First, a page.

The hearing was far-ranging and touched on several topics, including a Republican focus on increasing the flexibility of 1332 waivers, repealing the ACA’s insurer and medical device taxes, and reforming the individual and employer mandates. Democrats expressed skepticism around 1332 waivers, seeing a potential avenue for sidestepping the ACA’s insurance market protections, and also discussed measures to lower prescription drug prices.
In the News
NYT Assesses State Readiness to Implement Graham-Cassidy Block Grants
On September 21, The New York Times published a story titled “The GOP Bill Forces States to Build Health Systems from Scratch. That’s Hard.” The article reviews the Graham-Cassidy ACA block grants, and the types of political and operational decisions states would need to make by 2020 in order to take advantage of these funds. Noting that some state legislatures will not meet until 2019, further exacerbating the timeline challenges, the piece suggests that inadequate time to plan and implement these systems could pose significant risk to individuals and markets. State procurement rules would also extend the implementation timeframe states face.
Reuters: “Unbudgeted: How the opioid crisis is blowing a hole in small-town America’s finances”
As America’s opioid crisis takes more and more lives, communities on the front lines face a hidden toll: the financial cost. As Reuters reported last week, Ohio’s Ross County, where an alarming 75% of the 200 children placed into state care in the county have parents with opioid addictions, has witnessed a near doubling in the county’s child services budget to almost $2.4 million from $1.3 million due to the need for more intense and specialized child therapy. Across the country, countless other counties face similarly high costs due to rising emergency call volumes, medical examiner and coroner bills, and overcrowded jails and courtrooms. Indiana County, Pennsylvania, for example, has seen a doubling in autopsy and toxicology costs in six years, from $89,000 in 2010 to $165,000 in 2016, while in Mercer County, West Virginia, opioid-related jail costs are set to increase by $100,000 this year alone.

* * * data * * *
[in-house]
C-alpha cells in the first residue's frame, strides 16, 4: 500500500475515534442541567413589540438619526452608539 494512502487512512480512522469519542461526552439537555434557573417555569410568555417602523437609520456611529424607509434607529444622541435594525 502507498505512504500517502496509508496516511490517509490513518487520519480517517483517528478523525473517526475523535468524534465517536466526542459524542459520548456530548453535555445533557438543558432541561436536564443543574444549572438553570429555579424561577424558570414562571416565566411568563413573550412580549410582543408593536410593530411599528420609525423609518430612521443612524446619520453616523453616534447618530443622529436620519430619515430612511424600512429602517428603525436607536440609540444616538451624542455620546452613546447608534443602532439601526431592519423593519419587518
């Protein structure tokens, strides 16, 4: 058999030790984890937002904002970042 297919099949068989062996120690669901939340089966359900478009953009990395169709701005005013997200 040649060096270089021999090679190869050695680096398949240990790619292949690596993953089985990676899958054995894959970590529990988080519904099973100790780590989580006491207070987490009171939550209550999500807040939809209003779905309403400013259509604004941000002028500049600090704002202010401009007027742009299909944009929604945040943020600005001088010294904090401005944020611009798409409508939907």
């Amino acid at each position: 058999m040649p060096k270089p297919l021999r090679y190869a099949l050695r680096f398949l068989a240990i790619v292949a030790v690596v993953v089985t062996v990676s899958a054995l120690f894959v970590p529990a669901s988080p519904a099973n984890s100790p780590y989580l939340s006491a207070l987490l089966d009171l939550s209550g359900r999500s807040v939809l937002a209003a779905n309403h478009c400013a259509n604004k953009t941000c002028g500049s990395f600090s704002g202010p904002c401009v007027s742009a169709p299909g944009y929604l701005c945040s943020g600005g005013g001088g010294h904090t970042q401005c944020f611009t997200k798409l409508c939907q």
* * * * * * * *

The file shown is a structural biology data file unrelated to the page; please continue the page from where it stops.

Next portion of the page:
New York Times: “Amid Opioid Crisis, Insurers Restrict Pricey, Less Addictive Painkillers”
While the roles of drugmakers, pharmaceutical distributors, pharmacies, and doctors in responding to the opioid crisis have come under intense scrutiny in recent years, insurers and pharmacy benefit managers have received less attention. Last week, however, signs of a potential shift emerged when the New York State attorney general’s office sent letters to the three largest pharmacy benefit managers – CVS Caremark, Express Scripts and OptumRx – asking how they were addressing the crisis. According to concurrent analysis by the New York Times and ProPublica, insurers need to be examined, as they “are limiting access to pain medications that carry a lower risk of addiction or dependence, even as they provide comparatively easy access to generic opioid medications”; in the words of the Times, “they have erected more hurdles to approving addiction treatments than for the addictive substances themselves.” Alisa Erkes, for example, lives with stabbing pain in her abdomen that, for more than two years, was made tolerable by Butrans, a painkilling skin patch that contains a less-risky opioid, buprenorphine. But in January, her insurer, UnitedHealthcare, stopped covering the drug, forcing her and her doctor to settle on long-acting morphine, a cheaper but more addictive opioid. In sharing Erkes’s experience, the Times also reveals that several state Medicaid programs continue to either require advance approval before Suboxone (a drug that can treat opioid addiction) can be prescribed or place time limits on its use, both of which interfere with treatment.